Data algorithms can be impacted by the personal prejudice and biases of those who build them. What are some typical biases of artificial intelligence, and how can they be mitigated?


A common AI bias is data bias, as output from machine learning tools is determined by the quality of data set inputs. Therefore, it is crucial to ensure that the overall data collation and input mechanisms are as neutral and bias-free as possible – and this is a learning process. We are learning that AI systems tend to disregard input variables that may exist but are not available; these do not help accurately predict outcomes (in the data available to them). This is in contrast to humans. While using AI to improve decision-making will benefit multiple areas, there are no quick fixes to AI biases. However, research and increased usage are leading to rapid progress in this area.


A positive example of AI in action is Textio – an augmented writing platform for job postings that uses a pioneering AI engine providing real-time guidance on position enhancement and removing human biases. The platform helps create neutral and inclusive job descriptions.



Many HR professionals struggle to use analytical tools and techniques in making business decisions. How can HR executives become more data-savvy, and what would you say to HRs passionate about people management but not as enthusiastic about data and analytics?


In order to help HR executives become more data-savvy, we have undertaken a three-pronged approach:


• Exposure: Organisations would do well to equip HR executives by providing the right exposure and access to digital tools, not just in HR but also in areas of business where we connect with consumers and customers. For example, at Johnson & Johnson, we introduced tools such as Workforce DNA, Diversity dashboard, and Tableau for data visualisation.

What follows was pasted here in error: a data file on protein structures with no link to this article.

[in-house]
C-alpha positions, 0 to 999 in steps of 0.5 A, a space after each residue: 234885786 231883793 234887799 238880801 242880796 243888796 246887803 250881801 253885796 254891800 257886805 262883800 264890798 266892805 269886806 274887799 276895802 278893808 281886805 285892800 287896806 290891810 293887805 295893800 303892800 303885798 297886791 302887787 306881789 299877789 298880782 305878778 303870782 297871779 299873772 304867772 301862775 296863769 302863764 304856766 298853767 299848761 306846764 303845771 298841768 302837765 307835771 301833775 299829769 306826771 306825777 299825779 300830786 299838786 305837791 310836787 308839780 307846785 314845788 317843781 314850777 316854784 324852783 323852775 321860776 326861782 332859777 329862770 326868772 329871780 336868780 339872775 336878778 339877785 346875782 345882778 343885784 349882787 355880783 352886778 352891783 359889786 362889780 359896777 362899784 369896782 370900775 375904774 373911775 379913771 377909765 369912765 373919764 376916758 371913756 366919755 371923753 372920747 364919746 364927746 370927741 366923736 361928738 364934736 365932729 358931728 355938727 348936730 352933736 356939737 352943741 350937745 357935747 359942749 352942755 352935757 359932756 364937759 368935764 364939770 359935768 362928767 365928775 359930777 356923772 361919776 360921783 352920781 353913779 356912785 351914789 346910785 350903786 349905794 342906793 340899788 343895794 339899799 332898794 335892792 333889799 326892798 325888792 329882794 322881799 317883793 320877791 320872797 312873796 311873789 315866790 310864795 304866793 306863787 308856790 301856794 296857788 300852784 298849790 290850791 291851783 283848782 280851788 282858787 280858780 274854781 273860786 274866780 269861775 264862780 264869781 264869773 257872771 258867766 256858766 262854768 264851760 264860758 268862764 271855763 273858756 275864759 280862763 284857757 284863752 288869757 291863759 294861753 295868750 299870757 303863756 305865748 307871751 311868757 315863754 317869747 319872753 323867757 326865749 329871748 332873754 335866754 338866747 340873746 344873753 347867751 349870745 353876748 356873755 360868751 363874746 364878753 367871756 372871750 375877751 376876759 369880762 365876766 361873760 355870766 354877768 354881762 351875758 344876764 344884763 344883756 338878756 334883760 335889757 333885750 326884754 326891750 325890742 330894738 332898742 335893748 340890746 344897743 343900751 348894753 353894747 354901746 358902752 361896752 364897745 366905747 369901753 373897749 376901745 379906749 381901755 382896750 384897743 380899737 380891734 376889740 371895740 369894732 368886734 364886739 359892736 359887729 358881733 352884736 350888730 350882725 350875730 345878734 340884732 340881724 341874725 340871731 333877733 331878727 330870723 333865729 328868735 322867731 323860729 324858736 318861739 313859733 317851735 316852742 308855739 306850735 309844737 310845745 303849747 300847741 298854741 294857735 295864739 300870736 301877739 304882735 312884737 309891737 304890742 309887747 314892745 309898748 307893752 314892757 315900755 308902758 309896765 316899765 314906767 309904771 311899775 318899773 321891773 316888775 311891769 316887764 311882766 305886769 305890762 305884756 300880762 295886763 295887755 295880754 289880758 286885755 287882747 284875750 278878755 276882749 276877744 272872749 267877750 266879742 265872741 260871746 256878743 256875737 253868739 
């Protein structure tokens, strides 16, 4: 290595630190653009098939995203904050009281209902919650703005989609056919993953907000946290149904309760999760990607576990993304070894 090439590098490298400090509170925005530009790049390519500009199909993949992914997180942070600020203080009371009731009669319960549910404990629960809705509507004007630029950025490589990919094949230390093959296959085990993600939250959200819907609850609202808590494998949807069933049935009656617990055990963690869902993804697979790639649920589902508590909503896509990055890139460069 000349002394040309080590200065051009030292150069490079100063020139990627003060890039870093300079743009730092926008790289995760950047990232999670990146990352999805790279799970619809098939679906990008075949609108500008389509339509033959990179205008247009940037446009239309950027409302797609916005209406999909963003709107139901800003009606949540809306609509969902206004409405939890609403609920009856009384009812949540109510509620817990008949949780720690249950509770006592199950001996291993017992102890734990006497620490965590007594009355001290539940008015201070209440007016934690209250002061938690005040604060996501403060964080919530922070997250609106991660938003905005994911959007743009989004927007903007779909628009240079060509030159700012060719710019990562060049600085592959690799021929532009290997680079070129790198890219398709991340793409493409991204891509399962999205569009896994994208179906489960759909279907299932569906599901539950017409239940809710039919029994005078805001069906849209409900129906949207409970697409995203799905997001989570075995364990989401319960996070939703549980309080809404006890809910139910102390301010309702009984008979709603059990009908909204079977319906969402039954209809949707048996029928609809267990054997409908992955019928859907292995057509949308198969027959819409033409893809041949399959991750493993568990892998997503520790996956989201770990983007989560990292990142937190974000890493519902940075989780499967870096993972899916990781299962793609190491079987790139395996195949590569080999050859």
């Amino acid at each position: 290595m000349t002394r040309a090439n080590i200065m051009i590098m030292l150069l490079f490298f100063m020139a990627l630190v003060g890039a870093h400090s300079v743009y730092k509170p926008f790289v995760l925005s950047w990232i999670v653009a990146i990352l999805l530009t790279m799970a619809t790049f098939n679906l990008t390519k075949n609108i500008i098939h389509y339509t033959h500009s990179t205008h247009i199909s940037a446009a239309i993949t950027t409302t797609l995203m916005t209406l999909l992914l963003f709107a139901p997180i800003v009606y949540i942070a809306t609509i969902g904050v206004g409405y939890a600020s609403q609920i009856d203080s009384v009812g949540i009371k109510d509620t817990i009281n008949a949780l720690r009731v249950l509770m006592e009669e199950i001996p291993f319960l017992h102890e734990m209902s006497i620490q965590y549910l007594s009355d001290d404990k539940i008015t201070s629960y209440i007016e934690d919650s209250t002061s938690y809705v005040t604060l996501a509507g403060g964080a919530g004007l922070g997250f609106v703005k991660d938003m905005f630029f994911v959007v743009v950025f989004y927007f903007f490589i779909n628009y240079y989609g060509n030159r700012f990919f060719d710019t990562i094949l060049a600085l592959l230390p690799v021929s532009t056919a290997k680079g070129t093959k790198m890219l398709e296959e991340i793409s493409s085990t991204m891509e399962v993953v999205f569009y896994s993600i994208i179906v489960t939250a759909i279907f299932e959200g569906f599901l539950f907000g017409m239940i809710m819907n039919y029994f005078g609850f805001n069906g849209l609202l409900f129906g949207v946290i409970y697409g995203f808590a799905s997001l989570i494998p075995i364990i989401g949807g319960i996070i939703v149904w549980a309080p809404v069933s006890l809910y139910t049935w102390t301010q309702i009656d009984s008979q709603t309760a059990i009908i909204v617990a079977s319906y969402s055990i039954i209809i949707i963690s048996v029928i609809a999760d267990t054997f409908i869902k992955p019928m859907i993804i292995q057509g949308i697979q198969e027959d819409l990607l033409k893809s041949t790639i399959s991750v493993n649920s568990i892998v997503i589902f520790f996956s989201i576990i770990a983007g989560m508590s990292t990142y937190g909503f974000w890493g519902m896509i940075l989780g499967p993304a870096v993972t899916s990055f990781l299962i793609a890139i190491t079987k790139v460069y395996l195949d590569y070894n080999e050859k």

• Education: This is an ongoing process, and an introduction to analytical tools and techniques needs to be built out via current educational streams for executives and employees. This could range from online courses, real-time use of tools, or intentional learning programs to build knowledge and proficiency in digital agendas.


• Ecosystem: Creating an ecosystem that incorporates analytics not only within the HR function but across the enterprise requires a strategic mindset. Encouraging data-backed discussions, creating platforms for sharing internal and external best practices, etc., are all essential elements of the wider digital transformation process. Most importantly, ensuring analytics is deeply rooted in the organisation’s business strategy is the goal. To become a partner/ enabler to our business leaders, we at Johnson & Johnson HR strongly focus on developing the required business acumen to make decisions based on accurate insights, which is key to building credibility with business functions.


Should business leaders base their decisions purely on insights provided by data analysis? Or do you believe both data and instinctive intuition complement each other in providing valuable information?


At the start of a decision, intuition can be perceived as unreliable. The patterns identified in the past might not apply to the present. After one has weighed the pros and cons of the decision, intuition becomes powerful. It adds valuable information that your analysis might have missed.


Nobel Prize winner Daniel Kahneman said, “Don’t do without intuition; just delay your intuition.” Data provides the landscape, but marrying it with human experience and insights (from our experience and feedback from consumers, employees, partners, etc.) helps build a robust decision-making process within the organisation. In the end, our role is to identify and trace the unseen patterns in the data that we obtain and use that to shape policy for the future.